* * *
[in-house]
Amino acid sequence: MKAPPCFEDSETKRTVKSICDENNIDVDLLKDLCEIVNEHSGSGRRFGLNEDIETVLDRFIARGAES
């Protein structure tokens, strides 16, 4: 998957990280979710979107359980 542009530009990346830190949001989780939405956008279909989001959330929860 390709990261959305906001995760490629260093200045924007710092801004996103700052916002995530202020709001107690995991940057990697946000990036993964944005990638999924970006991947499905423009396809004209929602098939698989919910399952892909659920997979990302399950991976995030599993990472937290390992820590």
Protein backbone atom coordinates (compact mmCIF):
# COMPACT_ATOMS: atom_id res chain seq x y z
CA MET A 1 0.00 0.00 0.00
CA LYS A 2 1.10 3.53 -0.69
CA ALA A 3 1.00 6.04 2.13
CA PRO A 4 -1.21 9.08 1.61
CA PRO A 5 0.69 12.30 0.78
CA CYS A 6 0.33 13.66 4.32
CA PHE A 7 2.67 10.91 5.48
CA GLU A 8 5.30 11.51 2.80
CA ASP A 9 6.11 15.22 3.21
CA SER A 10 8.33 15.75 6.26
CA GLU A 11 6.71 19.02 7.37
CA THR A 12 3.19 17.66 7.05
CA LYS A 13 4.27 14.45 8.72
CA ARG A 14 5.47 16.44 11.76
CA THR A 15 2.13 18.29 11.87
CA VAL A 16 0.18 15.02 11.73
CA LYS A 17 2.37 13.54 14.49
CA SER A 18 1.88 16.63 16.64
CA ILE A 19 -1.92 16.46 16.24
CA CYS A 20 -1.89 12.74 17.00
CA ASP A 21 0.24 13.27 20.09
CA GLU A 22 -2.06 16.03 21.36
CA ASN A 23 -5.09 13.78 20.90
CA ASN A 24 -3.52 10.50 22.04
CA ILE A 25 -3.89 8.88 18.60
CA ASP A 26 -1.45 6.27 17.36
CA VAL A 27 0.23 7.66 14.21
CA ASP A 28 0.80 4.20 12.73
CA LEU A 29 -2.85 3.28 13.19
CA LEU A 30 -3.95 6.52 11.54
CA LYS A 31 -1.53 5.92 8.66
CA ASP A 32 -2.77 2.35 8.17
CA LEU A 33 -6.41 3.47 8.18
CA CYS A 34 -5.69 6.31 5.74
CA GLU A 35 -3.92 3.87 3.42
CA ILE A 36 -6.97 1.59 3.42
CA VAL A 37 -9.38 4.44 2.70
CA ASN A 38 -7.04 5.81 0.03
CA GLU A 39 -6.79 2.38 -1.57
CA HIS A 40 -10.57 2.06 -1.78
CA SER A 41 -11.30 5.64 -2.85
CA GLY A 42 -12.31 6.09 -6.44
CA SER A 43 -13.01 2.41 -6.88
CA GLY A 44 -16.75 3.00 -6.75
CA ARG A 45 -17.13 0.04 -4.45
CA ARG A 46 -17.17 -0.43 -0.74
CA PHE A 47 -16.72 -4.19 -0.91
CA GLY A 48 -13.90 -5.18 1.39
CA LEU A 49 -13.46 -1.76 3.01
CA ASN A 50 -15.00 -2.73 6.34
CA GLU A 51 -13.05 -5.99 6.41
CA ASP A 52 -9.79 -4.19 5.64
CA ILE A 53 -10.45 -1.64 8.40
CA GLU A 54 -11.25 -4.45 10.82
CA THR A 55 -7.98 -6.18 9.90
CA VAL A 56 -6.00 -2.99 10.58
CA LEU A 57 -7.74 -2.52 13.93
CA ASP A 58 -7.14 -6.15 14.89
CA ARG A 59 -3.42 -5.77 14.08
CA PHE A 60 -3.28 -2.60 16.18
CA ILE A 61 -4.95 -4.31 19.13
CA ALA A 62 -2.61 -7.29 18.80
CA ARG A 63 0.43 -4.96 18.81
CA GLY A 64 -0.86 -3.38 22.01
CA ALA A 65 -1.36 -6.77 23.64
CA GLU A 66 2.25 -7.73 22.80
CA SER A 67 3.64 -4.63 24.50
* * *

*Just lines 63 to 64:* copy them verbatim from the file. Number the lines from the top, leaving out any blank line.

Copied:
CA ASP A 58 -7.14 -6.15 14.89
CA ARG A 59 -3.42 -5.77 14.08